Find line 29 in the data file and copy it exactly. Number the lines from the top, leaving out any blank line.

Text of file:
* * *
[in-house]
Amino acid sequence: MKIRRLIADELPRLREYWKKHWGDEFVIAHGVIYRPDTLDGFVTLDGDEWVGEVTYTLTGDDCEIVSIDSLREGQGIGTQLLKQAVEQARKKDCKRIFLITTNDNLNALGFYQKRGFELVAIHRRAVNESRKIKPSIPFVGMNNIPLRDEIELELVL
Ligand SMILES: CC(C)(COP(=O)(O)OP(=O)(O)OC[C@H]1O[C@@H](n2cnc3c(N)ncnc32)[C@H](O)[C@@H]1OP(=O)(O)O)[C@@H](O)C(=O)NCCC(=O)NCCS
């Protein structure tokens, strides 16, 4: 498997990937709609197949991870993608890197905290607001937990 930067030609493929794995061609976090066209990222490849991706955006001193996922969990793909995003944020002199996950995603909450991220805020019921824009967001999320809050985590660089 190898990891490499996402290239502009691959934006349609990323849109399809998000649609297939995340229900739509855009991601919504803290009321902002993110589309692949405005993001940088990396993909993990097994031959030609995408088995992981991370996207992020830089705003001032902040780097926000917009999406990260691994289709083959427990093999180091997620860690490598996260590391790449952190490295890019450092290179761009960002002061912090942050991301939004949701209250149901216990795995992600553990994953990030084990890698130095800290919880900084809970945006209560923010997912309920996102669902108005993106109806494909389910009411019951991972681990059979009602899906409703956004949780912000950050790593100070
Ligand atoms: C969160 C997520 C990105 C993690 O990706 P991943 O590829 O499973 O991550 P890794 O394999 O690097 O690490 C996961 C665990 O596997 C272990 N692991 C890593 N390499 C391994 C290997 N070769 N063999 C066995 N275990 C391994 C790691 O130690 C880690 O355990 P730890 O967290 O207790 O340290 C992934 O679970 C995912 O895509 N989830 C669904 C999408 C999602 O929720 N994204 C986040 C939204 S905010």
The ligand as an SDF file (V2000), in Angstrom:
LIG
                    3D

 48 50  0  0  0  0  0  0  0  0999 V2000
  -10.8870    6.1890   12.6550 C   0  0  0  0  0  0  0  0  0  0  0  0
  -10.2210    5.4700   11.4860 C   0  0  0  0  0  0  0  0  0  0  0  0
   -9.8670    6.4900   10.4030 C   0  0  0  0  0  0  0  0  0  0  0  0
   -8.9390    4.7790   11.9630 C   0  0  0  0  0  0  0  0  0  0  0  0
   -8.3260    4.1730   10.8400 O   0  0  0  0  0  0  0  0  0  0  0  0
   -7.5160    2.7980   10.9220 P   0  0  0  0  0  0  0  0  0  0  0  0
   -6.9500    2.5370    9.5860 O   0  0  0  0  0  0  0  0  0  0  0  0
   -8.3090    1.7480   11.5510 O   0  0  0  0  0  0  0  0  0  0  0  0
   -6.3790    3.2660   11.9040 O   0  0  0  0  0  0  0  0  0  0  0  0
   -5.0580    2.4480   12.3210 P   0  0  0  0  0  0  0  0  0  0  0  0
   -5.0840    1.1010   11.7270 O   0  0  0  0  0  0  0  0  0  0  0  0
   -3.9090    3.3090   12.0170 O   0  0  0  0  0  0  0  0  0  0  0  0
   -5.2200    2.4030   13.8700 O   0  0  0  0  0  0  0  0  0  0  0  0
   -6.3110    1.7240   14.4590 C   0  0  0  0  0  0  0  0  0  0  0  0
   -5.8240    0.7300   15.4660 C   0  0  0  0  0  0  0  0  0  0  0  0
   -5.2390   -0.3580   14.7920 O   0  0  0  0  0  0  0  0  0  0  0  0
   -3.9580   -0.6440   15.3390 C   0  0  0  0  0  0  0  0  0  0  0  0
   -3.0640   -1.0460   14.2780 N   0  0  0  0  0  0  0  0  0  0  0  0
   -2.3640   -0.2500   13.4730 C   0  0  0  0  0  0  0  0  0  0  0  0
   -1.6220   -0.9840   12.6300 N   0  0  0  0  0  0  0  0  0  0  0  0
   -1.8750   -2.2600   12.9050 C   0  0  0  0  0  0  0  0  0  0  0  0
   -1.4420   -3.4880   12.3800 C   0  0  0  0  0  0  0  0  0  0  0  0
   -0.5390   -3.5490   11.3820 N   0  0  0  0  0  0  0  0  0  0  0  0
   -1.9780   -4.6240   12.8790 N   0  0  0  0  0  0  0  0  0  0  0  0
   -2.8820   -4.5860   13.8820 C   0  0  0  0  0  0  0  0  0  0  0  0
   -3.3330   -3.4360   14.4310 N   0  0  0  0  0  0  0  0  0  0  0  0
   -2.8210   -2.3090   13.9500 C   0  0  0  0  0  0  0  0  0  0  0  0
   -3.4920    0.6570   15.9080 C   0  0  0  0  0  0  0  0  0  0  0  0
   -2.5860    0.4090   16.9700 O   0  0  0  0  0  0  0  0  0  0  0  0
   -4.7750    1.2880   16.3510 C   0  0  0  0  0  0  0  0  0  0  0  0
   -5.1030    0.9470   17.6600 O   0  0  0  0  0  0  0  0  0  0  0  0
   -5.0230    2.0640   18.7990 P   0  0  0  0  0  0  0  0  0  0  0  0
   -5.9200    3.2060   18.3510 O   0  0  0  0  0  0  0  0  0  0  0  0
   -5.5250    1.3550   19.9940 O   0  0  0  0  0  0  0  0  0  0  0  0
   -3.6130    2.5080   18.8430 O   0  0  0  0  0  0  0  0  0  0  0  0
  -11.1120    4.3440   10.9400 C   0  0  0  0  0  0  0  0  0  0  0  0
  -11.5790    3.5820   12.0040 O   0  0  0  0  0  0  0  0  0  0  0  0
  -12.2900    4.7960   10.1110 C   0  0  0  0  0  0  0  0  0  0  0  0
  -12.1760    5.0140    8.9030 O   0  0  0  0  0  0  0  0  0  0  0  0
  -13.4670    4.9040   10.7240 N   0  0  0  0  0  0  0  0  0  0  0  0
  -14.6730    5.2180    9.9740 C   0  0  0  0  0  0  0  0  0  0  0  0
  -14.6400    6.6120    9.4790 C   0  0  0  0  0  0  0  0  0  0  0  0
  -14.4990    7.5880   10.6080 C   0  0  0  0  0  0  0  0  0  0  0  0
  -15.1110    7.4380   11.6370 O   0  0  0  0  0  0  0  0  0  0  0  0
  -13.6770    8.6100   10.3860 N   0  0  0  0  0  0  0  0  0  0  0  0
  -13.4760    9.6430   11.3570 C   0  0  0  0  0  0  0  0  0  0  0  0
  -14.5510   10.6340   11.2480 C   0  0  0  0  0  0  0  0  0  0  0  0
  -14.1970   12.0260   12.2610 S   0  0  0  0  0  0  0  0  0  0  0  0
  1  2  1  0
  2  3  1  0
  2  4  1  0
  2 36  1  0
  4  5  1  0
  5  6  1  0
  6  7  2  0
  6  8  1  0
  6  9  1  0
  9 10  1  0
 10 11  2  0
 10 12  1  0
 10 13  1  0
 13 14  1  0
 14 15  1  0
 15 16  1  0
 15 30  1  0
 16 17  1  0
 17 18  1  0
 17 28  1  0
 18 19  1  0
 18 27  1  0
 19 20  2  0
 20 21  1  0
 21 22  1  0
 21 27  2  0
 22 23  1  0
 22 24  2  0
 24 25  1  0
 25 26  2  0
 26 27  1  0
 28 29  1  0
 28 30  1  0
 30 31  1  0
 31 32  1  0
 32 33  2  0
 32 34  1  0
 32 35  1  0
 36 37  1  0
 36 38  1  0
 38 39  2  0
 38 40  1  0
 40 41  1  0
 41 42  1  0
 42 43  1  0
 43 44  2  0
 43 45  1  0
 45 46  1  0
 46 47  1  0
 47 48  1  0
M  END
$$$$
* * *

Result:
   -1.6220   -0.9840   12.6300 N   0  0  0  0  0  0  0  0  0  0  0  0